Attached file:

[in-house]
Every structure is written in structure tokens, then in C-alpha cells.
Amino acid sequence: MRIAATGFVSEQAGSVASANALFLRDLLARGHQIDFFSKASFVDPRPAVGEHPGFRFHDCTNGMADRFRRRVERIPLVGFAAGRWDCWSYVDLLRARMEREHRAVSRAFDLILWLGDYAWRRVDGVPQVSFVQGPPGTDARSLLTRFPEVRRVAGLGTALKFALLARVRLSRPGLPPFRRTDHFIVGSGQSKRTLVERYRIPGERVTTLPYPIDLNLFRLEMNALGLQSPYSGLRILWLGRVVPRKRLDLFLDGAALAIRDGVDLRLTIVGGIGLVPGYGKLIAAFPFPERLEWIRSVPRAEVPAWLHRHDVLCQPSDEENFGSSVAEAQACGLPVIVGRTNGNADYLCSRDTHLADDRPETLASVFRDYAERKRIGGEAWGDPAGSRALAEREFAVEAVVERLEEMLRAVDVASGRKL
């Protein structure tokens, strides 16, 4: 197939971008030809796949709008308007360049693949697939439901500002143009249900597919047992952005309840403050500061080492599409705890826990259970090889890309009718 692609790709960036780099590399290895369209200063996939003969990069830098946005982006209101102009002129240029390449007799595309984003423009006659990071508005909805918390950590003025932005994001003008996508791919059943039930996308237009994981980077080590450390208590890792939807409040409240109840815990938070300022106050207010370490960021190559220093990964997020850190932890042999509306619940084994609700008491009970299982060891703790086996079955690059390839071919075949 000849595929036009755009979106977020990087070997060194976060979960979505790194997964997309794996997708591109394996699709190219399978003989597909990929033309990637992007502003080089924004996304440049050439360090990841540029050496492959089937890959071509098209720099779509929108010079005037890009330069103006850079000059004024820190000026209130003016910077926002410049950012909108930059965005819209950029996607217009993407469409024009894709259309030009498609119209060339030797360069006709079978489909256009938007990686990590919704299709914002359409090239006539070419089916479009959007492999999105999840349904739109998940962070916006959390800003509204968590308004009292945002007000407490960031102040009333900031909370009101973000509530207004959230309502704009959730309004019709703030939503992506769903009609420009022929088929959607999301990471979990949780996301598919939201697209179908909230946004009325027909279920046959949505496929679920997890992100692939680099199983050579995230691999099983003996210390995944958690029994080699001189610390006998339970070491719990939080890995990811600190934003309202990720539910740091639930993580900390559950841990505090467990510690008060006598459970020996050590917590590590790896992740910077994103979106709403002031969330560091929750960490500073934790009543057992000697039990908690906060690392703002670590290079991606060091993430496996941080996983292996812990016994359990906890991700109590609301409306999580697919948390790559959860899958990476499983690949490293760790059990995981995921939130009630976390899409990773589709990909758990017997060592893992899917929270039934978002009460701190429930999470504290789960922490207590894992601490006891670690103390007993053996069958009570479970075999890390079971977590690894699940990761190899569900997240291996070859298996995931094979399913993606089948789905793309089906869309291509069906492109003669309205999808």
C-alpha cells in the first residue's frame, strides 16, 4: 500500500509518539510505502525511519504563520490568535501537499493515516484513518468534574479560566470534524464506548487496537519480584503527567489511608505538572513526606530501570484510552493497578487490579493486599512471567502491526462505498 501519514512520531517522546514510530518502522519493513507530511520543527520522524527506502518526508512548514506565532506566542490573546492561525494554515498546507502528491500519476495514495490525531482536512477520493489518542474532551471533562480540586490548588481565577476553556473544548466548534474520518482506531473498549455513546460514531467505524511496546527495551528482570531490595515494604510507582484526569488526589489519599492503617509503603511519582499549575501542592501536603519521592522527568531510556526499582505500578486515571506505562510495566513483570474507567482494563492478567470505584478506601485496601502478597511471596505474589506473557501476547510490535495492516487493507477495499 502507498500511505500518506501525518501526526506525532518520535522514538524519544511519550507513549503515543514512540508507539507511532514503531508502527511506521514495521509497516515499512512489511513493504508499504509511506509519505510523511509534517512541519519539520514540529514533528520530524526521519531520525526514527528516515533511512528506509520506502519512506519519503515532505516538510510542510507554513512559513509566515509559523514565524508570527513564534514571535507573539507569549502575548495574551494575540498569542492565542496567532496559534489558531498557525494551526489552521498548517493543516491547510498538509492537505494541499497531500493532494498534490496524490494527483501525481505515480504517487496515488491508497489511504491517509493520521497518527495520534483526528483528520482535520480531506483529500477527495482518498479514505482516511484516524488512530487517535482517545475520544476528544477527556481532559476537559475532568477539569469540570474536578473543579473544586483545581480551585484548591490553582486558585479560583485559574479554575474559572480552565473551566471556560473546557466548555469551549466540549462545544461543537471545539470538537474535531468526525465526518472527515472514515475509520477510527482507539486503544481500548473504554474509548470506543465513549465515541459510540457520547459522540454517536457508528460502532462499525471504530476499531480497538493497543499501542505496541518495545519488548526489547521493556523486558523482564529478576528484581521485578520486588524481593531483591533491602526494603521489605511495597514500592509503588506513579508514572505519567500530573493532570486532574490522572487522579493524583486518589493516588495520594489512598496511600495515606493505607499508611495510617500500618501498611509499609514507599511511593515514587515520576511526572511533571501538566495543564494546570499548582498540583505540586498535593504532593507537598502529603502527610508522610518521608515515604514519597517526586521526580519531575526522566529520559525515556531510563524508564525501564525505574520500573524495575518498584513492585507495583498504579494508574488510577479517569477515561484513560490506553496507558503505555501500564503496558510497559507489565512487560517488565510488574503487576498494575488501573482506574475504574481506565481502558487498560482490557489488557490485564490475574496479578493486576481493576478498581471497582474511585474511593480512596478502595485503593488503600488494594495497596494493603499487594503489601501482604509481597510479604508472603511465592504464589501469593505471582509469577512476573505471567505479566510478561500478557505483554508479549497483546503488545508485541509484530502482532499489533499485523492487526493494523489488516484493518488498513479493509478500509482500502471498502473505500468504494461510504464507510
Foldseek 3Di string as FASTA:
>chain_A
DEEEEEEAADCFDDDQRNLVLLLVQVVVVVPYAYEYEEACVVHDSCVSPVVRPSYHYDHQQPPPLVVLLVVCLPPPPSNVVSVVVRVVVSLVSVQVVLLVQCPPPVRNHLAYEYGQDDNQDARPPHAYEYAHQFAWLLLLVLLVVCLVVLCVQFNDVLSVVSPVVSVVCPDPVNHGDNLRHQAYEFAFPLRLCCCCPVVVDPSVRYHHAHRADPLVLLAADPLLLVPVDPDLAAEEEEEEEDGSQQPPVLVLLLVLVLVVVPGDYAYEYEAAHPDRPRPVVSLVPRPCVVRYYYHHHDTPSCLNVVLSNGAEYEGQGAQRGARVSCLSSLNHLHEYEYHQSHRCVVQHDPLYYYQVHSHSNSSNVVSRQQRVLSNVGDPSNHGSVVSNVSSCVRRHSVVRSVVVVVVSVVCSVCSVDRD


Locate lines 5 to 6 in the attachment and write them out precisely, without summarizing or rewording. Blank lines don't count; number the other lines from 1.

C-alpha cells in the first residue's frame, strides 16, 4: 500500500509518539510505502525511519504563520490568535501537499493515516484513518468534574479560566470534524464506548487496537519480584503527567489511608505538572513526606530501570484510552493497578487490579493486599512471567502491526462505498 501519514512520531517522546514510530518502522519493513507530511520543527520522524527506502518526508512548514506565532506566542490573546492561525494554515498546507502528491500519476495514495490525531482536512477520493489518542474532551471533562480540586490548588481565577476553556473544548466548534474520518482506531473498549455513546460514531467505524511496546527495551528482570531490595515494604510507582484526569488526589489519599492503617509503603511519582499549575501542592501536603519521592522527568531510556526499582505500578486515571506505562510495566513483570474507567482494563492478567470505584478506601485496601502478597511471596505474589506473557501476547510490535495492516487493507477495499 502507498500511505500518506501525518501526526506525532518520535522514538524519544511519550507513549503515543514512540508507539507511532514503531508502527511506521514495521509497516515499512512489511513493504508499504509511506509519505510523511509534517512541519519539520514540529514533528520530524526521519531520525526514527528516515533511512528506509520506502519512506519519503515532505516538510510542510507554513512559513509566515509559523514565524508570527513564534514571535507573539507569549502575548495574551494575540498569542492565542496567532496559534489558531498557525494551526489552521498548517493543516491547510498538509492537505494541499497531500493532494498534490496524490494527483501525481505515480504517487496515488491508497489511504491517509493520521497518527495520534483526528483528520482535520480531506483529500477527495482518498479514505482516511484516524488512530487517535482517545475520544476528544477527556481532559476537559475532568477539569469540570474536578473543579473544586483545581480551585484548591490553582486558585479560583485559574479554575474559572480552565473551566471556560473546557466548555469551549466540549462545544461543537471545539470538537474535531468526525465526518472527515472514515475509520477510527482507539486503544481500548473504554474509548470506543465513549465515541459510540457520547459522540454517536457508528460502532462499525471504530476499531480497538493497543499501542505496541518495545519488548526489547521493556523486558523482564529478576528484581521485578520486588524481593531483591533491602526494603521489605511495597514500592509503588506513579508514572505519567500530573493532570486532574490522572487522579493524583486518589493516588495520594489512598496511600495515606493505607499508611495510617500500618501498611509499609514507599511511593515514587515520576511526572511533571501538566495543564494546570499548582498540583505540586498535593504532593507537598502529603502527610508522610518521608515515604514519597517526586521526580519531575526522566529520559525515556531510563524508564525501564525505574520500573524495575518498584513492585507495583498504579494508574488510577479517569477515561484513560490506553496507558503505555501500564503496558510497559507489565512487560517488565510488574503487576498494575488501573482506574475504574481506565481502558487498560482490557489488557490485564490475574496479578493486576481493576478498581471497582474511585474511593480512596478502595485503593488503600488494594495497596494493603499487594503489601501482604509481597510479604508472603511465592504464589501469593505471582509469577512476573505471567505479566510478561500478557505483554508479549497483546503488545508485541509484530502482532499489533499485523492487526493494523489488516484493518488498513479493509478500509482500502471498502473505500468504494461510504464507510
Foldseek 3Di string as FASTA: